Catalogs differ from leaflets and brochures in several important functional and philosophical ways. First, pamphlet-style literature typically is designed to use a constrained space to convey a moderate amount of information about one product or a superficial level of detail about several related products. Because they contain more pages than simple single-sheet brochures, catalogs can give a well-rounded picture of individual products and excel at presenting entire product lines.
Print vs. digital
Although digital catalogs can be shared with minimal effort, attached to e-mail messages and saved in a computer folder, printed catalogs increase the likelihood that one issue of your project reaches multiple readers. One of print’s greatest strengths lies in its ability to provide lasting documents that readers share and pass on, effectively multiplying the audience for a single issue. Readers may dog ear pages to mark items of interest, insert bookmarks, or use self-adhesive notes to flag
Great product photography, compelling product features, and competitive pricing can transform prospects into purchasers—but only if your catalog copy conveys your product story and marketing messages effectively. As you review the text for your catalog, read it from the point of view of your likely customers, and enlist trusted colleagues to provide feedback as well.
Remember that your expert knowledge and opinion of what you sell may not reflect the same interests
Page-layout applications rely on combinations of visual and typographic styles that can be assembled into templates. Templates provide an assortment of master pages (like templates within the template) that address the format requirements of an individual catalog project, including product listings, product features, and introductory pages. These templates save large amounts of time and effort at the same time that they reduce the prospect of inconsistent formatting. When it comes to creating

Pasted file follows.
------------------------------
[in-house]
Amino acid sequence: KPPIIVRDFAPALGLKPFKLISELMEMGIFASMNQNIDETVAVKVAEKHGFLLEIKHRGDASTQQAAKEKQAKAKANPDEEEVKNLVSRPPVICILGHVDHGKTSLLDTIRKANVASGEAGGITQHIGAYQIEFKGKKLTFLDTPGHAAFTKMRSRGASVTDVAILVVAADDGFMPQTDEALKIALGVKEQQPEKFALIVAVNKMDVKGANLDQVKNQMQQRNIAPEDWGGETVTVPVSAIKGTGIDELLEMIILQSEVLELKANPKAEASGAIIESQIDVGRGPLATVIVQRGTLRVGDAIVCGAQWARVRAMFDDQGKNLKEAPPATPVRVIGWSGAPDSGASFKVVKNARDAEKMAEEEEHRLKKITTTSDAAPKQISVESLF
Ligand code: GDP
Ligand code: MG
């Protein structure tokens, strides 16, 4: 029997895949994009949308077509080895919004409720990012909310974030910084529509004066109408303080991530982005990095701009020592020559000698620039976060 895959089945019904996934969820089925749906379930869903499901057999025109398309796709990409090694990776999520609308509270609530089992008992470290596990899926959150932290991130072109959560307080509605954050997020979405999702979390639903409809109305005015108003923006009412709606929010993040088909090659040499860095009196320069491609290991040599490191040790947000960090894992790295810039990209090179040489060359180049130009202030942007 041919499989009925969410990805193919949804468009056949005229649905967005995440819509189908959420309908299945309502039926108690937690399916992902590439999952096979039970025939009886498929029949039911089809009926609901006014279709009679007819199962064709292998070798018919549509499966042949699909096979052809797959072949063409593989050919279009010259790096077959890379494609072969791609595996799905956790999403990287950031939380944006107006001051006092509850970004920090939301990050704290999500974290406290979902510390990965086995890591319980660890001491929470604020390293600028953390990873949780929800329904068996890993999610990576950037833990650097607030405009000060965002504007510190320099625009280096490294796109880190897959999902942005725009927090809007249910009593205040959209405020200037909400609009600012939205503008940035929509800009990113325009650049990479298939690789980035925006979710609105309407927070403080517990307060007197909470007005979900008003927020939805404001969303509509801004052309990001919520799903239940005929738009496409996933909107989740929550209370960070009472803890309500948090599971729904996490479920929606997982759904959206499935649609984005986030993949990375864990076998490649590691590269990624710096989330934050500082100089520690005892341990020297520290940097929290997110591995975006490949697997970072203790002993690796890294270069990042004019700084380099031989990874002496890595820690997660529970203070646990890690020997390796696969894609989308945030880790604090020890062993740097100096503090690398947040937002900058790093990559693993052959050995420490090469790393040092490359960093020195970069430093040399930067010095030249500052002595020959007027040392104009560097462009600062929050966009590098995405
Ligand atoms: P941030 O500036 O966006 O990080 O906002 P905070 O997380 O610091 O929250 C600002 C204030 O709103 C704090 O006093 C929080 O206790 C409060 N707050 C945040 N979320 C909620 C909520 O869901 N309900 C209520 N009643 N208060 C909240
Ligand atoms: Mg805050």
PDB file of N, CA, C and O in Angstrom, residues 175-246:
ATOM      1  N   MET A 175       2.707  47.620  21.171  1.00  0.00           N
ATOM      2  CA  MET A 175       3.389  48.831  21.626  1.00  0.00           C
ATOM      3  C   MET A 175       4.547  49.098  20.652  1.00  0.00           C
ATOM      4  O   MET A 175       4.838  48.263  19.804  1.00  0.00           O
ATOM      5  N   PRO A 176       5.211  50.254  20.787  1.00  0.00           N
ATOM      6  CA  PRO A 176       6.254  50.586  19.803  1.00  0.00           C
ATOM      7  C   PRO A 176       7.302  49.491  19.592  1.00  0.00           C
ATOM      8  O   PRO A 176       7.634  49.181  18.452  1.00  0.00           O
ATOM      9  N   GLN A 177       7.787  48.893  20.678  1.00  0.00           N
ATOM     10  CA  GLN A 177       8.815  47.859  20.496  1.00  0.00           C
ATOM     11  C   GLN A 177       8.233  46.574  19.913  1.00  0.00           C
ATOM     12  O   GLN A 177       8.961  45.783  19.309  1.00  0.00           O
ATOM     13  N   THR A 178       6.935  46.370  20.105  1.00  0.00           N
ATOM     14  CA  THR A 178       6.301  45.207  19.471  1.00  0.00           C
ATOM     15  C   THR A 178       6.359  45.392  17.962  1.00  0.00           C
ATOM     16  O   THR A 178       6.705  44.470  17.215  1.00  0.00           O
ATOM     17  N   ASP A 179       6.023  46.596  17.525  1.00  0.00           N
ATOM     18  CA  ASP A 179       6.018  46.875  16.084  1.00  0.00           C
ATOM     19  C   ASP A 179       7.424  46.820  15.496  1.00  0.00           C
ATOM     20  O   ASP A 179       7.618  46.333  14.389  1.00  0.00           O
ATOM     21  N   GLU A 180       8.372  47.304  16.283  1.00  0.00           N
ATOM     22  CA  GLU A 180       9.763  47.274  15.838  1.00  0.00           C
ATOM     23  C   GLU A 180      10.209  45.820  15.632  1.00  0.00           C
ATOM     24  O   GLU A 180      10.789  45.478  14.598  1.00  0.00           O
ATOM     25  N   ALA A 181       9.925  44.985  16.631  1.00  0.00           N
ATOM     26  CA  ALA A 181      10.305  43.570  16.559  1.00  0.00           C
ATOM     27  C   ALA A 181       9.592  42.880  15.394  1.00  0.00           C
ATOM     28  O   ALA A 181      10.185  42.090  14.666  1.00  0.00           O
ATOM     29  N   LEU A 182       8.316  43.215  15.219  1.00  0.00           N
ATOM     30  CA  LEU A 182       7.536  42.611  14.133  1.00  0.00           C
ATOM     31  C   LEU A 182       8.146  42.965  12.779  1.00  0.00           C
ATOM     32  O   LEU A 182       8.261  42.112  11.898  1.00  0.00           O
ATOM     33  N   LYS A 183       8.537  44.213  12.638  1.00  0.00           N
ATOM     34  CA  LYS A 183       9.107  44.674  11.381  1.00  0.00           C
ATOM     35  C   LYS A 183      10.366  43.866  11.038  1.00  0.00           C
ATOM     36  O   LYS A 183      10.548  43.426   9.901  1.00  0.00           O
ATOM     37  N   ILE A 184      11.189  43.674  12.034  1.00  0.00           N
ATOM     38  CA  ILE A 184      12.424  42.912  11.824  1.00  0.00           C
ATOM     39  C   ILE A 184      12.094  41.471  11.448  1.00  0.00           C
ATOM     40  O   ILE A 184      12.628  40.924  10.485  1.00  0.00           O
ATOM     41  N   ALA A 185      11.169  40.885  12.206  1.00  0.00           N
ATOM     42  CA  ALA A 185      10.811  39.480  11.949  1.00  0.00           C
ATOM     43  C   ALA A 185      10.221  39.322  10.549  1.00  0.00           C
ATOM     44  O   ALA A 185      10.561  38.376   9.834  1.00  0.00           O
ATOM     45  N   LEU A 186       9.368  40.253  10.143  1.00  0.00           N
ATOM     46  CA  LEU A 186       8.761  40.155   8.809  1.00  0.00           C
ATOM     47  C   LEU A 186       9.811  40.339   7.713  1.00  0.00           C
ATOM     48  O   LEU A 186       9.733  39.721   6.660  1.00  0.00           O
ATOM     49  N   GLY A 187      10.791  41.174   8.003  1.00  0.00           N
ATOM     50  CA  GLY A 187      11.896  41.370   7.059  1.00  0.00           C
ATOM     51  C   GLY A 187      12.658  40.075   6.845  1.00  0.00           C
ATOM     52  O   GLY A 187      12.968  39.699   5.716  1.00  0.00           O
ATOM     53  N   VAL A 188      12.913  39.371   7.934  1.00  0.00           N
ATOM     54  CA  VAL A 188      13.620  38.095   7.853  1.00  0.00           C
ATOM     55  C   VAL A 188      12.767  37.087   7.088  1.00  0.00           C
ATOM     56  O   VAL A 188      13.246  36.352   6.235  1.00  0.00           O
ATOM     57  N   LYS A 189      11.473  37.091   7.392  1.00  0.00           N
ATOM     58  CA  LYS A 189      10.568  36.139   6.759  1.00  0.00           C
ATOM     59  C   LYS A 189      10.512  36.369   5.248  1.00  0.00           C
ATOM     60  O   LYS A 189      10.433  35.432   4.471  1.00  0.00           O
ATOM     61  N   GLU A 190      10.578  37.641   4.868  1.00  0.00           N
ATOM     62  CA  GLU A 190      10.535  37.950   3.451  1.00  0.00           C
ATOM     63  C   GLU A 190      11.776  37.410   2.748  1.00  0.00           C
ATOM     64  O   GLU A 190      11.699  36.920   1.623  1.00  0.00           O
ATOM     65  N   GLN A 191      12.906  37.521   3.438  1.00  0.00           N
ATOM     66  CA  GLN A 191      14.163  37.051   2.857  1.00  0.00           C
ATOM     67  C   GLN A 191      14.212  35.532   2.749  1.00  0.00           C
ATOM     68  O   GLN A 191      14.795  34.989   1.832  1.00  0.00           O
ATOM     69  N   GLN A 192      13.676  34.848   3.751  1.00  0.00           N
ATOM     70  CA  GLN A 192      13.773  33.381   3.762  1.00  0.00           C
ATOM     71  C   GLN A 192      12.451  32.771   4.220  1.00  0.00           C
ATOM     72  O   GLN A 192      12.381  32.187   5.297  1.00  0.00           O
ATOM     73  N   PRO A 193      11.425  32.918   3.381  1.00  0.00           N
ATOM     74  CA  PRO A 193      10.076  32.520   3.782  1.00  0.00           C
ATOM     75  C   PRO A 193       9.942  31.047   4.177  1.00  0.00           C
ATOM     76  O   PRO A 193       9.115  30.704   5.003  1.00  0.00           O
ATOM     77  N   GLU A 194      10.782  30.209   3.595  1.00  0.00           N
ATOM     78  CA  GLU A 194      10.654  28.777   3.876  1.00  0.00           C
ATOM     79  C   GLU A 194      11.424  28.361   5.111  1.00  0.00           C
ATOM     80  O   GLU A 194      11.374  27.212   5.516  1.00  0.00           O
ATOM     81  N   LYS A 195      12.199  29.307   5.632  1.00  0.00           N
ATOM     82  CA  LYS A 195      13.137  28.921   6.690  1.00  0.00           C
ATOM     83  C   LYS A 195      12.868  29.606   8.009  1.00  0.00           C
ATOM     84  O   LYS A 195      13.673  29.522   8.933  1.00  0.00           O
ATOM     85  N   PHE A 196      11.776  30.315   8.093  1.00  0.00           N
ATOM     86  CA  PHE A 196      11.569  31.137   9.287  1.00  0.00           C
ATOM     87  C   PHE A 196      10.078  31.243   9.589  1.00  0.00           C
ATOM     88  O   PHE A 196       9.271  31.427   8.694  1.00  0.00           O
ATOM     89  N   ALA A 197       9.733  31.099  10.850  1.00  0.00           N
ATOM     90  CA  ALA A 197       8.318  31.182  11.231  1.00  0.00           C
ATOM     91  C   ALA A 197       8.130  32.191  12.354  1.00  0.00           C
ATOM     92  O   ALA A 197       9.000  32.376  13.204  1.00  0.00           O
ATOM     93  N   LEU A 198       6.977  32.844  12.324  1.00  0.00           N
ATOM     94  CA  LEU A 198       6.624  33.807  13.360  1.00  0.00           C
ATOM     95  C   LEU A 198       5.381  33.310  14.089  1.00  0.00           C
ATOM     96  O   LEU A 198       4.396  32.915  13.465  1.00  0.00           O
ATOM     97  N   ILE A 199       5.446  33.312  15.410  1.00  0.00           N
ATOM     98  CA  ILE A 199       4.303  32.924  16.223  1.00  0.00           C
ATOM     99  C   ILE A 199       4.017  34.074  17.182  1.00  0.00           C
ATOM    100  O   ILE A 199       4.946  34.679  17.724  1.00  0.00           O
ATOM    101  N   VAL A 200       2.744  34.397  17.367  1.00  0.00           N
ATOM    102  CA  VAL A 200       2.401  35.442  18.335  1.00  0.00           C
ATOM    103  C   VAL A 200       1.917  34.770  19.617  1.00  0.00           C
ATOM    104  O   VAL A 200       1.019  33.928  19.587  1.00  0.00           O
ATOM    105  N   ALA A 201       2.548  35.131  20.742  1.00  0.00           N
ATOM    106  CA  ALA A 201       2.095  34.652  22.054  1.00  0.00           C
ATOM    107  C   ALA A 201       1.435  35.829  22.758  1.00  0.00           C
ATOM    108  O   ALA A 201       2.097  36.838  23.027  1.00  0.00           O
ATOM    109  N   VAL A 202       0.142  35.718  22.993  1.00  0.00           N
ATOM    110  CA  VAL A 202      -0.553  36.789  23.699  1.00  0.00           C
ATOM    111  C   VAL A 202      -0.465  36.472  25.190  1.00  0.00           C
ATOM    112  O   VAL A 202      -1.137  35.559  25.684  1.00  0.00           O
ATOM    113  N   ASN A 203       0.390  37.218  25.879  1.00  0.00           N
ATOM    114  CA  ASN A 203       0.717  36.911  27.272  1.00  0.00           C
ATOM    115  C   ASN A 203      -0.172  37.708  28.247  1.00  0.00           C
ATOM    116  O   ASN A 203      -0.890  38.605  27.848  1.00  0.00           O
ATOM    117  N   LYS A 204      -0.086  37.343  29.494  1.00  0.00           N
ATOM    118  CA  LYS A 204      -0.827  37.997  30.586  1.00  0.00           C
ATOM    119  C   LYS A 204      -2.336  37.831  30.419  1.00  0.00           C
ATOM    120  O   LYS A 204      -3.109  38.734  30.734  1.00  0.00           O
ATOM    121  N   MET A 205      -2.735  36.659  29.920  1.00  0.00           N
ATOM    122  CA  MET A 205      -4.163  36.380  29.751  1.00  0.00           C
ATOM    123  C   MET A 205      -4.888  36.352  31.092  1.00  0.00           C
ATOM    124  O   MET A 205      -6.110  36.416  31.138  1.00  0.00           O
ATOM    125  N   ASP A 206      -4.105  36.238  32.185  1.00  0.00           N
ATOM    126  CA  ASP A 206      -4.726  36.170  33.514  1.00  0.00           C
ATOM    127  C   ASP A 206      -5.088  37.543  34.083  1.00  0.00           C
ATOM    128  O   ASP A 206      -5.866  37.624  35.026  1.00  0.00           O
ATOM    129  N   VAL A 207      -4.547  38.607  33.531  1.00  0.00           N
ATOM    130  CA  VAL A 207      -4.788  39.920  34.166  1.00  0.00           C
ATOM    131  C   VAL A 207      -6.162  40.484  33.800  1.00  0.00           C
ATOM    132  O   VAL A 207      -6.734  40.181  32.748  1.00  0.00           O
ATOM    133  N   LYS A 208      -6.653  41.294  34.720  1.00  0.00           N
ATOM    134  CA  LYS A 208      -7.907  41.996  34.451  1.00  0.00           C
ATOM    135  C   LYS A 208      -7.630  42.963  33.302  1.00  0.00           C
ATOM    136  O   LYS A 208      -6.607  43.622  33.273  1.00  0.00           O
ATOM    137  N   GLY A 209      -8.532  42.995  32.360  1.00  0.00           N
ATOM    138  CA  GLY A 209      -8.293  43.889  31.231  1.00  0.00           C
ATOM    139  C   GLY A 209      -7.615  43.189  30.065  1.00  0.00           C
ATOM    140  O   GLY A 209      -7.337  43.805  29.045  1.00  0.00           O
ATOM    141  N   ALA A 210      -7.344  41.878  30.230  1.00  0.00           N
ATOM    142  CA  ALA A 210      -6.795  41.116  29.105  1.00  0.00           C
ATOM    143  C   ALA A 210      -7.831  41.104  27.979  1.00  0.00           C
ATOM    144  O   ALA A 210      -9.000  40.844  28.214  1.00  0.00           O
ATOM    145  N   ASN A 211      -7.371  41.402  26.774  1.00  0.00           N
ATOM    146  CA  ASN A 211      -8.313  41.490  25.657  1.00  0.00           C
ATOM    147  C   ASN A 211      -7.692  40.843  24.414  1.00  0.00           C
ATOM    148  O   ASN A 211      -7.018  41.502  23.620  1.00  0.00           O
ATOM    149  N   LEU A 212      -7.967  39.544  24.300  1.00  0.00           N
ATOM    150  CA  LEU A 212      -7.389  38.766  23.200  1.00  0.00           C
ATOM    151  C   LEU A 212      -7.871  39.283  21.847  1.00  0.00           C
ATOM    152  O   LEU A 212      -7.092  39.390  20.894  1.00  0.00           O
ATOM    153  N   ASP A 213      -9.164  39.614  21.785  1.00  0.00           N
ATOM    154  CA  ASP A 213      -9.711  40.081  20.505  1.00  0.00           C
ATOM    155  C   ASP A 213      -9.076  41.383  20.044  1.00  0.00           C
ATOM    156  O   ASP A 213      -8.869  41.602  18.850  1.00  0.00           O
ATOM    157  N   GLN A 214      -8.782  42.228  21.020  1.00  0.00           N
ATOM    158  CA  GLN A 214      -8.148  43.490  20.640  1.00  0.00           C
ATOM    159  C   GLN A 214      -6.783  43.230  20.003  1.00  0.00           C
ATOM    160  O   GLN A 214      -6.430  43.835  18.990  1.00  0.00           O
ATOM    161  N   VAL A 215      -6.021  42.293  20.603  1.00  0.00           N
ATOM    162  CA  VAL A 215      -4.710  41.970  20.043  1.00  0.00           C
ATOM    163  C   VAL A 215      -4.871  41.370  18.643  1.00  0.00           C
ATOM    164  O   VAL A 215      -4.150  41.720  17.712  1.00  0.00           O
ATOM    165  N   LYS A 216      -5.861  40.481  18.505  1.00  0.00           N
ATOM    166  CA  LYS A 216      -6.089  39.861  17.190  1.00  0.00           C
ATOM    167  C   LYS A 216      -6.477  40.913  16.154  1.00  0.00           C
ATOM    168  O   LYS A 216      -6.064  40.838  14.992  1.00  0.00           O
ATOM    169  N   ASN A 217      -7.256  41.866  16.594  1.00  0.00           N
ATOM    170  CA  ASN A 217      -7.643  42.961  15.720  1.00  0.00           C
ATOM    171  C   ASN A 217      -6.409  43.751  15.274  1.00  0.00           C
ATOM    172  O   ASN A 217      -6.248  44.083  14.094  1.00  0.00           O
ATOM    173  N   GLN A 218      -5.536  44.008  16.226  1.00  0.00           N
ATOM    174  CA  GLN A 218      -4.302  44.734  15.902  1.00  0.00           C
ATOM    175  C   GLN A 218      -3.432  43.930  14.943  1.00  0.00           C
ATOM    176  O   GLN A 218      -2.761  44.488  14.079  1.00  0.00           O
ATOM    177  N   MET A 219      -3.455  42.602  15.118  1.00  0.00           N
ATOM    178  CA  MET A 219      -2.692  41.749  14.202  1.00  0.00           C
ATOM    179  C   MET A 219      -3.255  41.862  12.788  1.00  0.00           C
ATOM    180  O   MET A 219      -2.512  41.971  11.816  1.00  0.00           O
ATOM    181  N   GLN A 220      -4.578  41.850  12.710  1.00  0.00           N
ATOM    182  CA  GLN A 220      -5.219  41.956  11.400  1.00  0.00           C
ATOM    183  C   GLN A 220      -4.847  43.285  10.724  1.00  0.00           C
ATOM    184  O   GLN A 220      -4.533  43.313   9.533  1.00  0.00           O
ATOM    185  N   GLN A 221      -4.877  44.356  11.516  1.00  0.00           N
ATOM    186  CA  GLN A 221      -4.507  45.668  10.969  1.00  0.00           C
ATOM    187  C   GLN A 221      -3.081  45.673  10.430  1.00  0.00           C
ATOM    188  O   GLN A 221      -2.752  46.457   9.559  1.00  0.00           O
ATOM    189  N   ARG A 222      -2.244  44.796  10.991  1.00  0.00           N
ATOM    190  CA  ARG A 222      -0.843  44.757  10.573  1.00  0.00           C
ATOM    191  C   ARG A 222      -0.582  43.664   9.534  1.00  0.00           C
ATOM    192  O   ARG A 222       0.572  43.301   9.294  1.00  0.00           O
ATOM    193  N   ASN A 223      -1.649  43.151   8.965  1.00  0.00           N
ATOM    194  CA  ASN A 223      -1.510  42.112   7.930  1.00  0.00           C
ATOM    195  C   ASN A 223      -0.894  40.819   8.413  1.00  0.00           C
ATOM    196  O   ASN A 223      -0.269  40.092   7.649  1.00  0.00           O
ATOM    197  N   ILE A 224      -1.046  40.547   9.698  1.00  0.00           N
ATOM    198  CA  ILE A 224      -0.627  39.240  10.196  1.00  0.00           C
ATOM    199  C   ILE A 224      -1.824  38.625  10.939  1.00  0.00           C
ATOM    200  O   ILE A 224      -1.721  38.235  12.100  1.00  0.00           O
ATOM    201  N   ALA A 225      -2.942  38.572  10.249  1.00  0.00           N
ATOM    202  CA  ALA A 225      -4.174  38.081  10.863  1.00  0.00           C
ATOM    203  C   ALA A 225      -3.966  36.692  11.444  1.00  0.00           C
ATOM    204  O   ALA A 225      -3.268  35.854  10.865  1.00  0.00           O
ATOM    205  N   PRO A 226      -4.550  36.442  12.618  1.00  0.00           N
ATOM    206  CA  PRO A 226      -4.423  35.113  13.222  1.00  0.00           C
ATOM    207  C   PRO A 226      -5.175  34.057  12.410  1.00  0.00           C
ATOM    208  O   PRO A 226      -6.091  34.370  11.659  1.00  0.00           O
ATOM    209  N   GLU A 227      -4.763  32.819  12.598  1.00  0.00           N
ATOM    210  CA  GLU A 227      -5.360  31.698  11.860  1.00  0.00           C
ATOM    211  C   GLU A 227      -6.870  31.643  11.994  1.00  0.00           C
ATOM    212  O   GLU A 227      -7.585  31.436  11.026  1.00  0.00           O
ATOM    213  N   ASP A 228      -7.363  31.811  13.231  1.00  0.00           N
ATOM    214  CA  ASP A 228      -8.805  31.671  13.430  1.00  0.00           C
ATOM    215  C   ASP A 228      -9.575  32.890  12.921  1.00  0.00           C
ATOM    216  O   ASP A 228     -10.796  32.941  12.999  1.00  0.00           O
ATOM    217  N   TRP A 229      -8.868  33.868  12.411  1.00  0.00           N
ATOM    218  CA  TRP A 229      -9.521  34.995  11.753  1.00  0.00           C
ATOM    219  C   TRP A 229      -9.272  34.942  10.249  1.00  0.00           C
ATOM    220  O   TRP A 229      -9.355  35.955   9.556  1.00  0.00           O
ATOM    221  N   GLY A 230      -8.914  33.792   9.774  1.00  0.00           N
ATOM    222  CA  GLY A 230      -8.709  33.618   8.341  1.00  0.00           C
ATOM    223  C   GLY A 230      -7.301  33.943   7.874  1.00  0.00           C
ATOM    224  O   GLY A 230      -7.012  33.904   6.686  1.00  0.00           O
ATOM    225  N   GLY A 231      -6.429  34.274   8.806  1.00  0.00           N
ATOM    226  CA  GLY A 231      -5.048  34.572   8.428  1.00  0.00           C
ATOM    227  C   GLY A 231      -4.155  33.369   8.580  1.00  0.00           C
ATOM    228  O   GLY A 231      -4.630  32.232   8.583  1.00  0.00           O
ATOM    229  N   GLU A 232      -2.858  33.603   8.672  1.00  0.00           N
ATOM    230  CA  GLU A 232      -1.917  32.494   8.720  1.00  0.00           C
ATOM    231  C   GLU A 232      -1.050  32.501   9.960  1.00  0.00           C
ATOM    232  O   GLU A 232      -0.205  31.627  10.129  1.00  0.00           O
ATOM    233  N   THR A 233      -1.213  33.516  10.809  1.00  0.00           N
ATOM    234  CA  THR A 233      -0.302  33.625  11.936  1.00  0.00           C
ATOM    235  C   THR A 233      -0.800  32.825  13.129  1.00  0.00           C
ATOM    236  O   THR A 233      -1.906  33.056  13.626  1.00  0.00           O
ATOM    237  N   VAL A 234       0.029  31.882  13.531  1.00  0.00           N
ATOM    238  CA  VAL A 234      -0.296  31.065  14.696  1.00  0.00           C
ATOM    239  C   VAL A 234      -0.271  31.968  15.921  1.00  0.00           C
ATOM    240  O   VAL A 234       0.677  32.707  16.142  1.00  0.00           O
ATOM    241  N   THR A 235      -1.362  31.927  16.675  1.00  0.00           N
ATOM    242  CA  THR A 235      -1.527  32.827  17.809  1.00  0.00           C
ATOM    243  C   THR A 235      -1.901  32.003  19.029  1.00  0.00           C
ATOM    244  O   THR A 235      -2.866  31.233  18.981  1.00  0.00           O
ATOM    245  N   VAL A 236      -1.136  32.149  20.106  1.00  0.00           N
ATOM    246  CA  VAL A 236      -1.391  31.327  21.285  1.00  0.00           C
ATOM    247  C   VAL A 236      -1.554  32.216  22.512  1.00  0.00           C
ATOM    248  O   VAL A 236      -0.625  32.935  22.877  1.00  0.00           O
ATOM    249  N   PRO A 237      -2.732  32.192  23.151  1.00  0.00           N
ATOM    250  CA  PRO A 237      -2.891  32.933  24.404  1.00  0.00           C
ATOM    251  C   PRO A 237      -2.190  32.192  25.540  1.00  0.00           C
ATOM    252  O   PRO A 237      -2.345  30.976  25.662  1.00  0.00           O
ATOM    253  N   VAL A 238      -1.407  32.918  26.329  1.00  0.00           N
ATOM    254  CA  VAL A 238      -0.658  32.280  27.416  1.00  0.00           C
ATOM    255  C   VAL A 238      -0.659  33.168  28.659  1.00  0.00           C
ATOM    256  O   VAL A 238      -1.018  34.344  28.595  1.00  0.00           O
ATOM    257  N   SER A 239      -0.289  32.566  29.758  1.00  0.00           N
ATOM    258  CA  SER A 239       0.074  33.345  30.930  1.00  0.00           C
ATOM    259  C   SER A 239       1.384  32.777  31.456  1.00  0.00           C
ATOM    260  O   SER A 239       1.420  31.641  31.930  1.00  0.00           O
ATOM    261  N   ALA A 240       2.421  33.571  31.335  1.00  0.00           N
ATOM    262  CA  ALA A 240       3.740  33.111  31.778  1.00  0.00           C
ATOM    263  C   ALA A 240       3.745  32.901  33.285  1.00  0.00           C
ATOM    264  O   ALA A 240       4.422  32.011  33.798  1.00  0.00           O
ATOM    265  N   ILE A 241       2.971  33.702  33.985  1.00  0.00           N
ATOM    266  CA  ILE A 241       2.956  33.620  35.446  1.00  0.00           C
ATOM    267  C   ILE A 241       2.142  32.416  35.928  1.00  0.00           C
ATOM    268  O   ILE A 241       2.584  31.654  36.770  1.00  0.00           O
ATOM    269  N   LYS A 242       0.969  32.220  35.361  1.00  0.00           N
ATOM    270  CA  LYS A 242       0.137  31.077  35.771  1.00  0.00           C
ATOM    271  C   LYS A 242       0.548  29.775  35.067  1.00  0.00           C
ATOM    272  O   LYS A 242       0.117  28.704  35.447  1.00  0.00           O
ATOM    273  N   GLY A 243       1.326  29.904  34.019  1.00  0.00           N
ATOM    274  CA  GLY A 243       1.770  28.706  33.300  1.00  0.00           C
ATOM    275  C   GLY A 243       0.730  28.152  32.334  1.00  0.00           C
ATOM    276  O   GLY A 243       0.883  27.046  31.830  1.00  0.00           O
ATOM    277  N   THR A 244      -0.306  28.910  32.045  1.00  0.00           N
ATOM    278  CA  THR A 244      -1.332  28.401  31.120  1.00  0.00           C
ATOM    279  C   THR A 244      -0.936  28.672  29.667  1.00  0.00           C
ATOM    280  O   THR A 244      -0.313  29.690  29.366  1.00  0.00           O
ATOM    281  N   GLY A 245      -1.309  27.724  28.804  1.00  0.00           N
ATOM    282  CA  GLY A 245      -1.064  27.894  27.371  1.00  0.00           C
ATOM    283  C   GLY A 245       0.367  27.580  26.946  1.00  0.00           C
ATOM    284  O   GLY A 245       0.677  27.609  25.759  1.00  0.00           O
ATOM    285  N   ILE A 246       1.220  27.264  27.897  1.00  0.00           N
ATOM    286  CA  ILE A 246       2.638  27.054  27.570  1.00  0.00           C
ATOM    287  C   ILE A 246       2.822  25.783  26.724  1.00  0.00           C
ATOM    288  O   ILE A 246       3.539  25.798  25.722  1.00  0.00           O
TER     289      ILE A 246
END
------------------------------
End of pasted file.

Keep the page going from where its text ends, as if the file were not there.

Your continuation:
It’s always wise to begin a project with an eye to versions, sequels, and follow-ups. Ask and answer some basic questions to help yourself plan. The answers to some of these questions affect the answers to others.
- How often do you add new products? Frequently? Rarely?
- How often do you plan to issue your catalog? Monthly? Quarterly? Annually? On an as-needed but irregular basis?
- How many products do you want to feature in your catalog? Everything you sell? One specific line? Only sale items and closeouts?
- Will your catalog appear in only one language? If not, will you incorporate multiple languages into each issue or create separate versions in individual languages? Are these languages written using alphabets, logographic or segmental scripts, or syllabaries? Are any of these languages right-to-left reading? In how many of these languages are you fluent?
- Will you need different catalog variations for different parts of the world, reflecting the need to avoid mentioning certain products where they clash with cultural traditions or local laws?
Products and scheduling
The number of products you want to feature, and the pace at which you update your product line, has an effect on how many pages your catalog may need and how often you issue it. Some companies issue one master catalog each year, with much-smaller updates each month or quarter to list
Prodalist is extending its features. On top of creating various types of catalogs, on top of creating apps without programming, you will be able, from your desktop, to
Create or Update all your products in your website automatically
Although it could easily be handled in-house by the marketing or the sales team, but
Companies love to outsource their catalogs
While software industry trend is obviously moving to online accessible applications, there are still advantages to locally installed softwares
Today it seems that every business problem has a tech related solution. Company apps are the latest trend digital marketing solution. Despite all the hype a good number of business people still do not see always the value that mobile apps can add to their business. Contrary to what they may think there is tremendous benefit to be reaped through mobile marketing.
Designing a product catalog is a great way to reach out to new customers and win new business. Having said that, a catalog that is both cohesive, all-encompassing and visually appealing is hard to create and maintain. This is when you will likely have to subcontract a designer to do the job for you. From giving out complex instructions to proofreading, you will have to do it all. Let’s dig deeper into this process and how to go about it.